Every individual’s body is genetically different. If we all ate the same thing and did the same amount of exercise for an entire year, in the end, every body would still look very different. Each person’s genetic inheritance contributes differently to his or her bone structure, body size, shape and weight (http://www.nationaleatingdisorders.org/every-body-different).

How Can You Determine Your Ideal Body Weight?

Your ideal body weight is a weight that allows you to feel strong, energetic, healthy and able to lead a normal life. When your body is healthy and at an ideal weight, you have the energy to interact with friends and family, concentrate on school or work and participate in the activities you love.

Your body can be healthy across a wide range of weights. Eating balanced meals and enjoying regular physical activity will help in reaching your normal body weight. So, what should your normal body weight be? There are many factors that go into answering this question. Not only is it genetics, but also the environment you’ve grown up in, the stages of your life and your lifestyle. When you think about the term normal, you should think diverse.

Health and fitness are about enhancing your overall energy and enjoyment of life. It should help to deal with the emotional and physical lows and enjoy the highs of life. These are things that are possible at many body sizes, but not if you are starved or malnourished. Exercise should be fun, not punishment.

  • Treat your body with respect
  • Stay well rested
  • Eat a balanced diet
  • Exercise moderately
  • Resist the pressure to judge your and others weight
  • Respect yourself and others

Weight Stigma and Eating Disorders

Weight stigma, also known as weightism and weight bias, is discrimination or stereotyping based on one’s weight. Those who are very overweight or very underweight are the ones most targeted. For some eating disorder sufferers, they have endured a lifetime of negative stereotyping and discrimination about their weight and have convinced themselves they’ll never be thin enough. In order to break this cycle, an individual must discern how to handle both the real and self-inflicted experiences of weight stigma and modify their thinking about the meaning of “fat” and “thin”.

Individuals are stigmatized by:

  • Hate speech
  • Negative comments regarding body size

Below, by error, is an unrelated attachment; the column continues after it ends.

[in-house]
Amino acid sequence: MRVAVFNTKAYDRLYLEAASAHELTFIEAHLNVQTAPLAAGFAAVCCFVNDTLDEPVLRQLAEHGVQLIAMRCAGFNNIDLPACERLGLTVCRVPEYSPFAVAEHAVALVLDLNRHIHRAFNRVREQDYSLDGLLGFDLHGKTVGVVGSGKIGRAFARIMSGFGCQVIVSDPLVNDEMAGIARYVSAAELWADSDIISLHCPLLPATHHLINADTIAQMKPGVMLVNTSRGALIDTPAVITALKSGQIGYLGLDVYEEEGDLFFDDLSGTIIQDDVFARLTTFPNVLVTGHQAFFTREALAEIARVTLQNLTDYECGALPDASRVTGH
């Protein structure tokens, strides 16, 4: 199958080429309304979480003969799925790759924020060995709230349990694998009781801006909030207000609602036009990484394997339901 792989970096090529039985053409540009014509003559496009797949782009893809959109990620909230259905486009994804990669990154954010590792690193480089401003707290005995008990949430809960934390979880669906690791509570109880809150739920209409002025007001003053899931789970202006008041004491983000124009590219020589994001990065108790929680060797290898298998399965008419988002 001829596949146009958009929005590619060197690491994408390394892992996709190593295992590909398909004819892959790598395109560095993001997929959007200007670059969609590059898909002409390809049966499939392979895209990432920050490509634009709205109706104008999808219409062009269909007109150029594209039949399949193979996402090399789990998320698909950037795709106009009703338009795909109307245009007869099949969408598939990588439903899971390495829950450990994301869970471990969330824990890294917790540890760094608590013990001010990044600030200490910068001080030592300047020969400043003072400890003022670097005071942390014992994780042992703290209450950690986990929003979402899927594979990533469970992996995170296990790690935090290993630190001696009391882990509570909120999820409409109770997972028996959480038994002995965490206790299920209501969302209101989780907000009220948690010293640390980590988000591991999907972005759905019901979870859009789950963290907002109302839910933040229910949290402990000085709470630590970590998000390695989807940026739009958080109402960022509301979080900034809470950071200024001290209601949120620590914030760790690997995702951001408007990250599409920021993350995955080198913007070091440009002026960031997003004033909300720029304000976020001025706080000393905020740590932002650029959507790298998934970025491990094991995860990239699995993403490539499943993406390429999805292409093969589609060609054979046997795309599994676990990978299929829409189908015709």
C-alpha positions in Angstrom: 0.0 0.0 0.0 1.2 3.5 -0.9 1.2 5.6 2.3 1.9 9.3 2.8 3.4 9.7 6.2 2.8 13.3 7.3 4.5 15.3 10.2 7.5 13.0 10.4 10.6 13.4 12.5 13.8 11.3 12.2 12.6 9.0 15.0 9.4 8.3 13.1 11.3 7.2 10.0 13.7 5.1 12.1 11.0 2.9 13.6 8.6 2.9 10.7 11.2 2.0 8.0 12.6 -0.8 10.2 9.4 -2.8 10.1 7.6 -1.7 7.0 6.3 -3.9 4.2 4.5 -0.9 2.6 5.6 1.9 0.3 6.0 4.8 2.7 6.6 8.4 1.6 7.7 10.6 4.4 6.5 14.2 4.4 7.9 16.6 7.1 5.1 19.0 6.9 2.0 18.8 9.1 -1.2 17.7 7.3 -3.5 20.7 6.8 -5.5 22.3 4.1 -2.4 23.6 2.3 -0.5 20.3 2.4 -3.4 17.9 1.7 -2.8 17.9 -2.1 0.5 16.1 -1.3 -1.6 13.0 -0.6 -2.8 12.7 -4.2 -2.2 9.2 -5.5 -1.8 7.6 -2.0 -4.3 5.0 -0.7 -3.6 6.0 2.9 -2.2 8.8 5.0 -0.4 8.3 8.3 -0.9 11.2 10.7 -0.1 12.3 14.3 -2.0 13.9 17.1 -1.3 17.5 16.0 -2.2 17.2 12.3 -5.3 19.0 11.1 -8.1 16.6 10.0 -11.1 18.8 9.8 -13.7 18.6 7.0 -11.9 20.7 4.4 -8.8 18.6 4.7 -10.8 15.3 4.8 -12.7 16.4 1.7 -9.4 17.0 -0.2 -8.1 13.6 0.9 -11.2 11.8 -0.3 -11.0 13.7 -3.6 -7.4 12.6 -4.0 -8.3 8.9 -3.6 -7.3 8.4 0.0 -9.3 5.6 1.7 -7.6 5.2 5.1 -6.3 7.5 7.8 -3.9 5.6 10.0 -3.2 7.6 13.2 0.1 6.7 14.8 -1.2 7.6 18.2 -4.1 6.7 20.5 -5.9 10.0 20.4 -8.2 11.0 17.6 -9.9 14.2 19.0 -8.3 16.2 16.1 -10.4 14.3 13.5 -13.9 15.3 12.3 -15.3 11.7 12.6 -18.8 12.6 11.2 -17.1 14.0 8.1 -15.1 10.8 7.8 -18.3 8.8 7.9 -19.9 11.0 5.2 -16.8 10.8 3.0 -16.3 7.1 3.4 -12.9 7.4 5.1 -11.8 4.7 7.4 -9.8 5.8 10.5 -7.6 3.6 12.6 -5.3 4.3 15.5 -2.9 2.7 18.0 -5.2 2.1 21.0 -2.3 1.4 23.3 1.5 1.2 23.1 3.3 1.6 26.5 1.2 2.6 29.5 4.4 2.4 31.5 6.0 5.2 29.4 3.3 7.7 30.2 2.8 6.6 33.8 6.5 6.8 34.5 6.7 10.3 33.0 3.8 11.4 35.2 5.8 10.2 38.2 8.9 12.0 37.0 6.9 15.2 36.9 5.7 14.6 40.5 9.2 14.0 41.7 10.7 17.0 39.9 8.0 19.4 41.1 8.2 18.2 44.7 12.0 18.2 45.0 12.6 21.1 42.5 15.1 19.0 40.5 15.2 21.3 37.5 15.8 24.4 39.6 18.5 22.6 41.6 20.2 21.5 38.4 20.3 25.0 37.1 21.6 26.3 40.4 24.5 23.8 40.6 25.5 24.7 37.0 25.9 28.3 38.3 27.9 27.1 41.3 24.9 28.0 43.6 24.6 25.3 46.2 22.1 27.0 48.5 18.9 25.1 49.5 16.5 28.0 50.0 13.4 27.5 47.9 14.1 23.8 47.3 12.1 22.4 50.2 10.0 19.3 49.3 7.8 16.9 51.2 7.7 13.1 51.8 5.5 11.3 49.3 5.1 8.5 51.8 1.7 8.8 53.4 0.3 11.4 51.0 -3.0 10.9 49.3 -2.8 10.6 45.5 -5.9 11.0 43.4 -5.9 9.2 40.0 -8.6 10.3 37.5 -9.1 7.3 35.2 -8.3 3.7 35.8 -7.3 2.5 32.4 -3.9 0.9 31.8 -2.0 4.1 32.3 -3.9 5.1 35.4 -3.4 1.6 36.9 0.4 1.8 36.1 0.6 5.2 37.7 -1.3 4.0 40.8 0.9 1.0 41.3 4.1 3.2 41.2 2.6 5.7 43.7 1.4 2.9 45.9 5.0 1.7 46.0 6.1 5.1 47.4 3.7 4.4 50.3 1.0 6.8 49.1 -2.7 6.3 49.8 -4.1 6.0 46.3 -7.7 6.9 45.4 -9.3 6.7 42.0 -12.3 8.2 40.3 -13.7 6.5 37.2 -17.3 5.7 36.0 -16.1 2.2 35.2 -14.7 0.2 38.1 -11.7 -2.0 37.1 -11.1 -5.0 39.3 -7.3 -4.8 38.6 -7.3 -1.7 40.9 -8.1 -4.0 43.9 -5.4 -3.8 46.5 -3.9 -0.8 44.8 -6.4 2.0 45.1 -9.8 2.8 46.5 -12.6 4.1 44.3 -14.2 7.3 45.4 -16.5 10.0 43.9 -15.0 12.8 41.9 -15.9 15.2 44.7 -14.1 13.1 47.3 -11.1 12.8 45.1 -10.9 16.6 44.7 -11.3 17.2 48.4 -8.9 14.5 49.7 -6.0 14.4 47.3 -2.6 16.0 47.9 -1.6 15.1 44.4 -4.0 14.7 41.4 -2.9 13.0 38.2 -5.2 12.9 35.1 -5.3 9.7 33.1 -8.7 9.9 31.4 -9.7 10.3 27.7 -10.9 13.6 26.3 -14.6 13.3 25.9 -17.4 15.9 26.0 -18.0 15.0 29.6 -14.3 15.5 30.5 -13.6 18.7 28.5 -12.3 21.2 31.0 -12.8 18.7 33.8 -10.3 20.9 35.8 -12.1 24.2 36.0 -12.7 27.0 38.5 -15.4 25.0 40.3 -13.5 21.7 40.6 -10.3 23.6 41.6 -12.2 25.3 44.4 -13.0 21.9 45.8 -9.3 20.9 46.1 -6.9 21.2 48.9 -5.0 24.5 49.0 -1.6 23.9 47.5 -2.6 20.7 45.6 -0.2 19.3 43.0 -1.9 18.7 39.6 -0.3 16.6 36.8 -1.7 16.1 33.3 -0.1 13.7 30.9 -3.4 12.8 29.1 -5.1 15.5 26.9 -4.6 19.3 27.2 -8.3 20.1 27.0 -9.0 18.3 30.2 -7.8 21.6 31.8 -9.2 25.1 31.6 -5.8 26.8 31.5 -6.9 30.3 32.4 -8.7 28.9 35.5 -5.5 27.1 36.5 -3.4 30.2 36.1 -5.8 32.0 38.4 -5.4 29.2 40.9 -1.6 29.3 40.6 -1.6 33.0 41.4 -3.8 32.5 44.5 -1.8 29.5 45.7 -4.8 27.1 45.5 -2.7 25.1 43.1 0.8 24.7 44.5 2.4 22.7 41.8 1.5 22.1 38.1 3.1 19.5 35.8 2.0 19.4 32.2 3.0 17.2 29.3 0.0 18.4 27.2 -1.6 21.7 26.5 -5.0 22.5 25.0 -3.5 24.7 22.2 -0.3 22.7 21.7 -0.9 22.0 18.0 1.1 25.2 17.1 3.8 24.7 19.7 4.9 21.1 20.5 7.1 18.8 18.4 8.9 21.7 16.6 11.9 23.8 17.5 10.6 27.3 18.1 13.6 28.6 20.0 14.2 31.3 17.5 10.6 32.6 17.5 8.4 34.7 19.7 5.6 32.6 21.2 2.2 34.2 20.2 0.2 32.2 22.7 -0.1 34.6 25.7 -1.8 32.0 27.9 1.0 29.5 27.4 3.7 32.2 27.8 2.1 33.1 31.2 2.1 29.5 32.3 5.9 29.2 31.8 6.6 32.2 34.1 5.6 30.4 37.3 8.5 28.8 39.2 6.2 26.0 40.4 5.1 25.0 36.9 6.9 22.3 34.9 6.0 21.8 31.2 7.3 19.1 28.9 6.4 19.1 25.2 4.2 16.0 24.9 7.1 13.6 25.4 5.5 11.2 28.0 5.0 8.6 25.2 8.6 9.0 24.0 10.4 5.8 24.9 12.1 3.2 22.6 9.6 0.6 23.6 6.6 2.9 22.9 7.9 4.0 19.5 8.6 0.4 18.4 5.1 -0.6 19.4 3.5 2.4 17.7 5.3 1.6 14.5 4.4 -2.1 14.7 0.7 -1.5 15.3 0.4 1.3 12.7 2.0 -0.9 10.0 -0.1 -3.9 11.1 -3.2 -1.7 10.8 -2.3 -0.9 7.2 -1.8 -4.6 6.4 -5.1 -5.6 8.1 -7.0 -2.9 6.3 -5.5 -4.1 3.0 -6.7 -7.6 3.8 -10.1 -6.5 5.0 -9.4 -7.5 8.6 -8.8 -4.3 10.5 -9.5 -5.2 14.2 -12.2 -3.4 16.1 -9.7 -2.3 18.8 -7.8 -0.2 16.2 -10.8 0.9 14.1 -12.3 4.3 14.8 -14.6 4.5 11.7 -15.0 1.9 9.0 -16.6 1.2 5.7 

• Negative stares and demeanor
  • Stereotypes
  • Inequalities in employment and education
  • Overall mistreatment

Weight stigma can result in:

  • Feelings of shame over body size and weight
  • Biases predetermined by weight
  • Judgment of character based on weight
  • Discrimination because of weight
  • Disordered eating

Look Beyond Size

When someone’s body size becomes their identity, it can lead to disordered eating habits as a means to gain or keep the approval of their peers. Because many people believe individuals who have a lower weight must have more self-control, many mistake anorexia or bulimia for a disciplined lifestyle. Someone may look fine on the outside, but the tolls of an eating disorder are killing her mentally and physically.

Eating disorder sufferers are inclined to have a skewed view of how others see them. Getting to a healthy place mentally and physically requires reclaiming your identity. This involves realizing the positive qualities that define you and what makes them important. How do you treat others and yourself? How do you impact your community? What are some healthy activities that make you happy or made you happy at one point in your life?

We Can Help

The Meadows Ranch realizes it isn’t easy, and sometimes feels impossible, to understand your true identity and value. The journey to recovery and healthy thinking and believing doesn’t have to be taken alone. If you or someone you know is suffering from an eating disorder, we can help. For additional information about the treatment of eating disorders, please call to speak to a Counselor at 866-390-5100 and we will contact you with the information you need.